Low correlation is the other thing. It’s not correlated to main markets. The stock market can go all over the shop, and has done since the pandemic kicked in. And then prior to that, it was Brexit… there can be real shocks across the market, whereas these investments have very little correlation to any of those. So, you don’t have that volatility that you would expect in the equity market.

 

What career achievement are you most proud of?

I think setting up the Private Investors Club, and having it become a core strategy for the advisers within Mattioli Woods. That is certainly something that I’m very proud of. And here we are, seven or eight years later and still going well.

There are certain highlights within the portfolio too, particularly deals that have gone very well that we work very hard on and have a great result. Some that haven’t: it takes a great deal of time and work on those too. Undoubtedly more, in fact! I don’t think people quite understand how much effort goes in.

 

What would be your ideal job if you didn’t work in property?

I’ve always been quite an outdoor person. I don’t know exactly what job I would do to be outdoors.

On the other hand, I certainly enjoy financial services. I don’t know whether I’d be a wealth manager in another life, or a discretionary fund manager, something along those lines. I quite enjoy that side of the business.

I suppose it depends on how much it’s about having a comfortable lifestyle. A difficult balance.

 

What is your biggest extravagance?

I’m not a particularly extravagant person. We’ve got two small children now, so we’re fairly low key. We like to go to Portugal most years. I like skiing. My in-laws like cruises, so I get taken on a few cruises, some more extravagant than others.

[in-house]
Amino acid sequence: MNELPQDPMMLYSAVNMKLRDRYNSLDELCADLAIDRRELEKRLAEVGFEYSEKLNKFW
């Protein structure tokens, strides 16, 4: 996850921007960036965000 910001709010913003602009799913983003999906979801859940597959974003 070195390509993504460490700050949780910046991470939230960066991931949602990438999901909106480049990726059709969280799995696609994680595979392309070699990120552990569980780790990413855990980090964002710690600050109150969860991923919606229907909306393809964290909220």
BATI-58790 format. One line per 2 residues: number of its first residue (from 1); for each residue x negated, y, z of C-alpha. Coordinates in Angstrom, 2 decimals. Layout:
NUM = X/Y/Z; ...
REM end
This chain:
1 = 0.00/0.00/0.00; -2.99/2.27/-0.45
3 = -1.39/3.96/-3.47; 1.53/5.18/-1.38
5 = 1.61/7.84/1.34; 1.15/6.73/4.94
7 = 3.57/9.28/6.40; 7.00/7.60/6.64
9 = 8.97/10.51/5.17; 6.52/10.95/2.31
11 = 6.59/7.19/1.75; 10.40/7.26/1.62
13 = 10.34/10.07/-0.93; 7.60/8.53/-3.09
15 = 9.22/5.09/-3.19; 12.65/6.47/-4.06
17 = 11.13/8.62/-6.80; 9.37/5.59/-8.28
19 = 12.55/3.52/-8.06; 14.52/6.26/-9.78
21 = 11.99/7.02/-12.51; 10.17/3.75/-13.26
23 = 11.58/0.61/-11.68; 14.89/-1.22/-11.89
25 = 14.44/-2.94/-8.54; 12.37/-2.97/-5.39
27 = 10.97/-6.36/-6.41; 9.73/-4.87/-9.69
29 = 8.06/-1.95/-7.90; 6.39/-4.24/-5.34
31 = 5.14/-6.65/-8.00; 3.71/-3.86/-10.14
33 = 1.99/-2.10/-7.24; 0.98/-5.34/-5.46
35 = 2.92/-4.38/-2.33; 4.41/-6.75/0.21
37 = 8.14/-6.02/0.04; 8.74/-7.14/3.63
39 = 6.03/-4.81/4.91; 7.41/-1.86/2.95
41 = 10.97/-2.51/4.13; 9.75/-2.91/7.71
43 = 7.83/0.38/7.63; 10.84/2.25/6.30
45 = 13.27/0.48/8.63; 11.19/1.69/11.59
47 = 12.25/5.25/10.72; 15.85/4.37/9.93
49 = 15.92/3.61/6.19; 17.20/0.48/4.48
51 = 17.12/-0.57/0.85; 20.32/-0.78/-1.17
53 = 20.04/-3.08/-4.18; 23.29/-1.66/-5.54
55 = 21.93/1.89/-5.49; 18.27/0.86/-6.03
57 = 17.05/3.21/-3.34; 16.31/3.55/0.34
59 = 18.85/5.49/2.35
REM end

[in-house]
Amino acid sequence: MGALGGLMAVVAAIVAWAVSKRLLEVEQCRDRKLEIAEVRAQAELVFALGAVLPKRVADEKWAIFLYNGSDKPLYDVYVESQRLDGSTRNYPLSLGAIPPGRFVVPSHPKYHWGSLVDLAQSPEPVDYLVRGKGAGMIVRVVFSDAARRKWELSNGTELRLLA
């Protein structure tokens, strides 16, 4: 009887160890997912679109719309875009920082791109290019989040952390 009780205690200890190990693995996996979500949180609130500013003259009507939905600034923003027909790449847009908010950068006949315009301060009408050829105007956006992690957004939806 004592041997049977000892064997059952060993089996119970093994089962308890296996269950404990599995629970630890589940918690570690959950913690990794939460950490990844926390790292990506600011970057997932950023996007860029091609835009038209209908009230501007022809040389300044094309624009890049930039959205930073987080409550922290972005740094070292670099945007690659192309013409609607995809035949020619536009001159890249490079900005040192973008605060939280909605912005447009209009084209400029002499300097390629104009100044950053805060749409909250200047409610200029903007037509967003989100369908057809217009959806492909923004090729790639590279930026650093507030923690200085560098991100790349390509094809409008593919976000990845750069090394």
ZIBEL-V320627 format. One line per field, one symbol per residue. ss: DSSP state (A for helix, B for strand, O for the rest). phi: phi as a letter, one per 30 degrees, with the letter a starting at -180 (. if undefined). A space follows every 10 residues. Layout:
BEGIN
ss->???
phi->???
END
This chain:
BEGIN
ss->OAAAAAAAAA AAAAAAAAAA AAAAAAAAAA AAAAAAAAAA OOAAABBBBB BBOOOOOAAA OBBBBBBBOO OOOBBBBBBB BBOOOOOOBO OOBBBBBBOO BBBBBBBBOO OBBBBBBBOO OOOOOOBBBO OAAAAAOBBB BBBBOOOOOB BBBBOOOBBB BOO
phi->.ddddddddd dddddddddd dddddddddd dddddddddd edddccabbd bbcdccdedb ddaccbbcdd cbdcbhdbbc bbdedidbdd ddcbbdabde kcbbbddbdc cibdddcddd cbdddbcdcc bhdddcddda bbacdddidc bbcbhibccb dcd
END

What are your hobbies?

I play a lot of sports. I’m still playing rugby, at full back. Golf. I stopped playing cricket a couple of years ago, because with two small children it’s a little unfair, for now, to finish work on a Friday and disappear all day Saturday to play cricket.

 

What is the full back’s role in the team?

You’re doing a lot of covering at the back, so when people chip over or the kicks come over, you have to field the kicks and decide whether to run back or kick back for territory. What I like about it is that my two strengths are running and kicking, and at full back you have space and time. Whereas when you’re playing at centre, for example, it’s very close contact. Before you know it, the opposition is on you. At full back you can see the pitch in front of you, you can work out your angles to kick, how to connect up with someone else, decide whether to run back towards the pack… all of that sort of stuff. So I suppose it’s last line of defence, but potentially first line of attack.

 

How would you describe yourself in three words?

Sociable, energetic, honest.

 

What actor should play in the movie of your life story?

Bradley Cooper.

 

Is he an actor that you particularly like?

My wife does!

 

Who would be your guests at your dream dinner party?

Johnny Wilkinson. I knew him vaguely when I was at university, and that was around the time that he came into the limelight. Since then, he’s obviously had a huge career in rugby, and a very professional career. Actually, to complement that, let’s invite someone from the pre-professional era as well. Will Carling, maybe, Jerry Guscott… Martin Bayfield was very good as well. He’s not quite as prolific as those two, but he’s a very good speaker so he’d keep the dinner party alive. I think he’d have some great stories.

Winston Churchill. I think he would be a good person to meet. Julius Caesar. A very different part of history. You can never really know exactly what happened in the past, can you? It’s difficult to imagine how times were.

And maybe Michael McIntyre. He’d liven it up a bit.

 

What advice would you give your younger self?

Take every opportunity that comes. Don’t wait: just grab every opportunity at the time when it’s presented to you. Quite often you sit back and think that another opportunity like that will come along, and you miss something. Whether it’s applying for a job or it’s playing for a sports team or whatever it may be. You never know what might have happened, that you’ve missed out on. So just: “Grasp every opportunity when you can, and live life to the full.”